BOULDER, CO – Colorado Parks and Wildlife (CPW) officials say the state’s Teller Lake #5 has been overrun by more than 3,000 pet goldfish.
The officials believe that the astronomical number of goldfish was caused by someone simply dumping four or five of them in the lake a few years ago. The fish, not native to the lake, have since multiplied, and now pose a threat to the lake’s entire aquatic ecosystem.
“It’s a bad thing — it’s a really bad thing,” Colorado Parks and Wildlife spokesman Jennifer Churchill told Fox 31 News, adding that the goldfish will “start eating up everything that the native fish, and the amphibians, and the birds are here to eat.”
“That can have a really negative effect down the road — and this can kill this fishery in a few years.”
An image of Teller Lake #5’s goldfish ambush
Wildlife officials believe the invasive fish are already posing a threat to the channel catfish, bluegill fish and sunfish, all native to the lake.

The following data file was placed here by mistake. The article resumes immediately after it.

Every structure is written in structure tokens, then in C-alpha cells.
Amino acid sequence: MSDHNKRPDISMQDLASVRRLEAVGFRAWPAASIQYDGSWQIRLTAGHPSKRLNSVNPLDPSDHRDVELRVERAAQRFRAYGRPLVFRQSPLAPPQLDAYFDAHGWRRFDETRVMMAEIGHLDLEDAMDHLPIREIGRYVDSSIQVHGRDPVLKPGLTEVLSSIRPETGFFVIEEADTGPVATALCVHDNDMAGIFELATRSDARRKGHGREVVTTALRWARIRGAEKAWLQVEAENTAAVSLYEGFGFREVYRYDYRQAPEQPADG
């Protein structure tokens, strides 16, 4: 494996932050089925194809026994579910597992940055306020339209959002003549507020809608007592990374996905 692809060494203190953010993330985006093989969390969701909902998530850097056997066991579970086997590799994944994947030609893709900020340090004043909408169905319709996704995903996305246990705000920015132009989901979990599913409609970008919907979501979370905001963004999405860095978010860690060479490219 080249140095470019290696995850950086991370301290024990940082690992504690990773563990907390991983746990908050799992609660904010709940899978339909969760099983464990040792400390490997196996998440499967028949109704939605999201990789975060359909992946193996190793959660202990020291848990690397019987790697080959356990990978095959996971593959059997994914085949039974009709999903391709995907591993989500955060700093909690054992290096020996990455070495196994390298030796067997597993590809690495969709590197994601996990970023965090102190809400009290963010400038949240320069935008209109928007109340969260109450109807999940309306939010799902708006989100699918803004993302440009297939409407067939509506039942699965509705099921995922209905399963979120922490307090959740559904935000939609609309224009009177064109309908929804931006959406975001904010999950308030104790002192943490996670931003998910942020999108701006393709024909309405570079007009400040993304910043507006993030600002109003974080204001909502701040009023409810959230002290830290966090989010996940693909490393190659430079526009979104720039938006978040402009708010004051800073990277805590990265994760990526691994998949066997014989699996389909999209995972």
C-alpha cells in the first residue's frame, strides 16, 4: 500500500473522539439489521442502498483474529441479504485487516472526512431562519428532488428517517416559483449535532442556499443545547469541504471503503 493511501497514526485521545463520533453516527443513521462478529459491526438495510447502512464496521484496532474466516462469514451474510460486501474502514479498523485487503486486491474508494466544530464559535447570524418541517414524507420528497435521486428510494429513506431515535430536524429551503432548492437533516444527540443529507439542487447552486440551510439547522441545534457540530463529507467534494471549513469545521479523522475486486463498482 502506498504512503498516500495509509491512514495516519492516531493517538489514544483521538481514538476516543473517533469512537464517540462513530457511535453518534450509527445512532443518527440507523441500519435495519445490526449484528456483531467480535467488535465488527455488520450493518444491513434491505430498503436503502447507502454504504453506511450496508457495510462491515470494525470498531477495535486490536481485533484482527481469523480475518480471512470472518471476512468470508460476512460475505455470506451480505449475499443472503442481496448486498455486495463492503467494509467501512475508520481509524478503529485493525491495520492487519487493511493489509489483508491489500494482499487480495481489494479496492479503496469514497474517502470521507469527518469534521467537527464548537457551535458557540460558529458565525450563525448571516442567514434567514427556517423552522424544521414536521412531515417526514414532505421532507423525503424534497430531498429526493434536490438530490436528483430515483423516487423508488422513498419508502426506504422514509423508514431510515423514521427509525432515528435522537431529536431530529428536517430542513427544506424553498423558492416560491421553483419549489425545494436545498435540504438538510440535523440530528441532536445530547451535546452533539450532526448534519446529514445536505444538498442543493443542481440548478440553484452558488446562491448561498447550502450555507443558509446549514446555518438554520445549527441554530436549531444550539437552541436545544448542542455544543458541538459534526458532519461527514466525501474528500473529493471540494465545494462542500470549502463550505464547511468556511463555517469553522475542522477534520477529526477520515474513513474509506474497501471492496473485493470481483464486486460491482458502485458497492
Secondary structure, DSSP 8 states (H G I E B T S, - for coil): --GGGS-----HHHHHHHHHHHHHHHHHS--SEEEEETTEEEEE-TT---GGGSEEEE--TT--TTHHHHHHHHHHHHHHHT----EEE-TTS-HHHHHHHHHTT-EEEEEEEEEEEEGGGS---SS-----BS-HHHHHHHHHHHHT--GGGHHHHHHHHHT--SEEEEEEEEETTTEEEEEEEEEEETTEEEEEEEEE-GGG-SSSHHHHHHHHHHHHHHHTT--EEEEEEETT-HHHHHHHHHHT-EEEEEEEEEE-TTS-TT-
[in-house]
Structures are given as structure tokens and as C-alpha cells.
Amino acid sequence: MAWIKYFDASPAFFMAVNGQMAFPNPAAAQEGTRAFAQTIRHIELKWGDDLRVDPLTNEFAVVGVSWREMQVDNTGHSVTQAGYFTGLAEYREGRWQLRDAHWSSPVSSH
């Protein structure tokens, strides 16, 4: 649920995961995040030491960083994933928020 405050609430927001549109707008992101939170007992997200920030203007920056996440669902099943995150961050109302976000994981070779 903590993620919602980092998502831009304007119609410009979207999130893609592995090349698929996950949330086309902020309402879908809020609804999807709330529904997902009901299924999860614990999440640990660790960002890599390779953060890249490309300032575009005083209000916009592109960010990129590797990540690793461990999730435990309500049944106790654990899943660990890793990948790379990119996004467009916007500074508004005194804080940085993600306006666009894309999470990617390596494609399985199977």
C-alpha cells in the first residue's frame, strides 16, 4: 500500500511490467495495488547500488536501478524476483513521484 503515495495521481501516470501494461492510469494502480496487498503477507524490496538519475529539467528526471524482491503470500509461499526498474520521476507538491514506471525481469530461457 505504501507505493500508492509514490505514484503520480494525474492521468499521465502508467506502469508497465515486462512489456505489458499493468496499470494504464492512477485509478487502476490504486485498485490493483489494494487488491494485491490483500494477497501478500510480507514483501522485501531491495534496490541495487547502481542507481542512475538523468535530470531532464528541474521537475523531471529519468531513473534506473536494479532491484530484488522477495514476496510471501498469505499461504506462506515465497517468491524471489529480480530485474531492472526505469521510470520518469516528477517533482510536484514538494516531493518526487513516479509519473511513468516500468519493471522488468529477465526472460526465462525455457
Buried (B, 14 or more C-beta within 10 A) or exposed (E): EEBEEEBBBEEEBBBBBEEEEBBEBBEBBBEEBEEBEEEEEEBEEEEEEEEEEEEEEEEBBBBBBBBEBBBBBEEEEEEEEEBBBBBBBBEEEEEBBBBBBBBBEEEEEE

In order to deal with the problem, officials are contemplating either electro-shocking the massive goldfish population or draining the lake. In either case, the fish would not be killed, but collected and transported to a bird sanctuary, where they will be used for feeding. Churchill explains:
“With electroshocking, you go in the boat and stun the fish to paralyze and collect them…The fish could also be collected if the lake is drained.”
The overrun lake is close to a residential neighborhood, where the original goldfish dumping culprit may be located
Some local residents have offered to collect the goldfish and keep them as pets, but Churchill has discouraged the practice, not wanting to send the message that “collecting fish for personal fun” is okay.
It is also unlikely any collection of residents will have bowls large enough for the 3,000 plus fishies. And we wouldn’t even want to think about naming them all.
Wildlife officials are currently seeking information as to who may have released the original goldfish into Teller Lake #5.